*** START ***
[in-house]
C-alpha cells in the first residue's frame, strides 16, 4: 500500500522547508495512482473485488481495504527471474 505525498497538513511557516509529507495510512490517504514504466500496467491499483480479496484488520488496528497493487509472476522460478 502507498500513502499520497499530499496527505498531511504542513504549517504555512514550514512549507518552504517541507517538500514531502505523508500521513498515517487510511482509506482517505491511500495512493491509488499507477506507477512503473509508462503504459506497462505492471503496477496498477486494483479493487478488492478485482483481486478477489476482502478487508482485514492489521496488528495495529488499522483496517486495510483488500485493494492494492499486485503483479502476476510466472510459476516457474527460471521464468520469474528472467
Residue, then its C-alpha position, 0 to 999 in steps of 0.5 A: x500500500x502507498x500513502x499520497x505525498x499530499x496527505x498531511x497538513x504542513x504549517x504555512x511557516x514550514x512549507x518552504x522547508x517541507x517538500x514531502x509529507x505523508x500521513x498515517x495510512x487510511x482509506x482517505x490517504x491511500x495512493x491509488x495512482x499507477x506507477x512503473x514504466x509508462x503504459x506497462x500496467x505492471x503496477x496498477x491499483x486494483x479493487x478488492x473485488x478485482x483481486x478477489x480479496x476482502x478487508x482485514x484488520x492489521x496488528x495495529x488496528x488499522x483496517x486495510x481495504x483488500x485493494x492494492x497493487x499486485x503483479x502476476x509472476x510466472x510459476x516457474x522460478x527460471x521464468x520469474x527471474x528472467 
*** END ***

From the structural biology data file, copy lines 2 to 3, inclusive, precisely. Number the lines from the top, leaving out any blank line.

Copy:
C-alpha cells in the first residue's frame, strides 16, 4: 500500500522547508495512482473485488481495504527471474 505525498497538513511557516509529507495510512490517504514504466500496467491499483480479496484488520488496528497493487509472476522460478 502507498500513502499520497499530499496527505498531511504542513504549517504555512514550514512549507518552504517541507517538500514531502505523508500521513498515517487510511482509506482517505491511500495512493491509488499507477506507477512503473509508462503504459506497462505492471503496477496498477486494483479493487478488492478485482483481486478477489476482502478487508482485514492489521496488528495495529488499522483496517486495510483488500485493494492494492499486485503483479502476476510466472510459476516457474527460471521464468520469474528472467
Residue, then its C-alpha position, 0 to 999 in steps of 0.5 A: x500500500x502507498x500513502x499520497x505525498x499530499x496527505x498531511x497538513x504542513x504549517x504555512x511557516x514550514x512549507x518552504x522547508x517541507x517538500x514531502x509529507x505523508x500521513x498515517x495510512x487510511x482509506x482517505x490517504x491511500x495512493x491509488x495512482x499507477x506507477x512503473x514504466x509508462x503504459x506497462x500496467x505492471x503496477x496498477x491499483x486494483x479493487x478488492x473485488x478485482x483481486x478477489x480479496x476482502x478487508x482485514x484488520x492489521x496488528x495495529x488496528x488499522x483496517x486495510x481495504x483488500x485493494x492494492x497493487x499486485x503483479x502476476x509472476x510466472x510459476x516457474x522460478x527460471x521464468x520469474x527471474x528472467 